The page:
A photo provided by PSCU shows South Sudanese rebel chief Riek Machar (L) and South Sudanese President Salva Kiir (2nd R) on November 8, 2014 at the end of the 28th Inter-Governmental Authority on Development extraordinary summit in Addis Ababa
Addis Ababa (AFP) - South Sudan's rebels on Saturday accused government forces of attacking their positions, just hours after the two sides promised an immediate halt to their nearly 11-month-old civil war.
Chief rebel negotiator Taban Deng said troops loyal to President Salva Kiir launched an assault earlier in the day from their positions around the hotly-contested northern oil hub of Bentiu.
He said the rebels "condemn in the strongest terms possible the continuous aggression and violation" of the ceasefire, and called on regional peace mediators to investigate the incident.
South Sudan's army spokesman Philip Aguer, however, insisted government troops "have not moved anywhere" and that he was unaware of any fresh outbreaks of fighting.
Earlier Saturday, Kiir and rebel leader Rief Machar ended two days of fresh talks in the Ethiopian capital Addis Ababa, and pledged to an "unconditional, complete and immediate end to all hostilities."
The East African regional bloc IGAD, which has been trying to broker a peace deal, has given the pair just 15 days to finalise a transitional power-sharing accord.
Kiir and Machar signed a ceasefire at the start of the year and several subsequent deals to renew it, but the truces have been short lived. IGAD said yet another violation would have severe consequences.
"Any violation of the cessation of the hostilities by any party will invite... collective action by the IGAD region," a statement said, listing asset freezes, travel bans and an arms embargo as possible sanctions.
"The IGAD region shall, without further reference to the warring parties, take the necessary measures to directly intervene in South Sudan to protect life and restore peace," the statement added.
The civil war has left tens of thousands dead, forced almost two million from their homes, pushed the country to the brink of famine and has been marked by widespread atrocities by both sides.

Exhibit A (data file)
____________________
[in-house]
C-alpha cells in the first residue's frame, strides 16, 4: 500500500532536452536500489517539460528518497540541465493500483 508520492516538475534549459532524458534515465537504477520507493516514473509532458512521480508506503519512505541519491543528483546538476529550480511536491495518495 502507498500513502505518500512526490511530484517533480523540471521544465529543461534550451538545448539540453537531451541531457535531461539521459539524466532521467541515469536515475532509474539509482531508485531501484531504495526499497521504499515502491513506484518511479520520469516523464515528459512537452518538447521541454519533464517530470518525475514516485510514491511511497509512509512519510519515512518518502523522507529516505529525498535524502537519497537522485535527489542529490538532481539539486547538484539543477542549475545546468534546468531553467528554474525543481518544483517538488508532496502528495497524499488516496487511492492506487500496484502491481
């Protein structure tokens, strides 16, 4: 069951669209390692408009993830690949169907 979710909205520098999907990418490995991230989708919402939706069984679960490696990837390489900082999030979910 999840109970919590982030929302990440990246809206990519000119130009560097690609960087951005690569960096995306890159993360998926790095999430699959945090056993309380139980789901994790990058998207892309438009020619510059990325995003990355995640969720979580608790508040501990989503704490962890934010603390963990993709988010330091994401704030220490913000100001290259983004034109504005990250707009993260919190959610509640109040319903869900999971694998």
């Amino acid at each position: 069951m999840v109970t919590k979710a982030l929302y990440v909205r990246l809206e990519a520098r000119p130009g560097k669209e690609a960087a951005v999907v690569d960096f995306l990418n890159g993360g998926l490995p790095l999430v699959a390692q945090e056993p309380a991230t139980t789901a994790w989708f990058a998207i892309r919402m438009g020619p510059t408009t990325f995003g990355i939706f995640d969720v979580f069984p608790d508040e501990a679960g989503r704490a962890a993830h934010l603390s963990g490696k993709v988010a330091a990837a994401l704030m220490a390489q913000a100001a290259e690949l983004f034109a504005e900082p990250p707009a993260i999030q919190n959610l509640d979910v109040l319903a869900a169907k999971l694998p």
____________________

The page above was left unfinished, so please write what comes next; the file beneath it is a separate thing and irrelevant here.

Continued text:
Fighting started in December last year, when Kiir accused his sacked deputy Machar of trying to stage a coup, with the violence broadening into an ethnic conflict and now including more than 20 different armed groups.
- 'Only in self-defence' -
Regional leaders have grown increasingly impatient with the warring sides, their slow-moving talks and repeated ceasefire violations, and prior to the latest meeting bluntly told Kiir and Machar to "come to their senses".
Recent weeks have seen an upsurge in fighting coinciding with the end of the rainy season, and there have been heavy clashes in several areas.
Speaking after the talks, Kiir vowed that his troops would only fight in self-defence -- although this has been used as an excuse by both sides for previous truce violations.
"From this hour, they won't be found outside their barracks to make an attack from any direction. They should fight only in self defence," he said.
Machar also said he had ordered all rebel fighters "to cease the hostilities and remain in their locations and only act in self-defence".
"We do not want any soldier or any civilian to die again after this progress in Addis Ababa," he said earlier Saturday.
IGAD, an East Africa and Horn of Africa trade bloc, groups Djibouti, Ethiopia, Kenya, Somalia, South Sudan, Sudan and Uganda. The bloc has been trying to broker peace in South Sudan since January.
South Sudan gained independence from Khartoum in 2011 and is the world's youngest nation.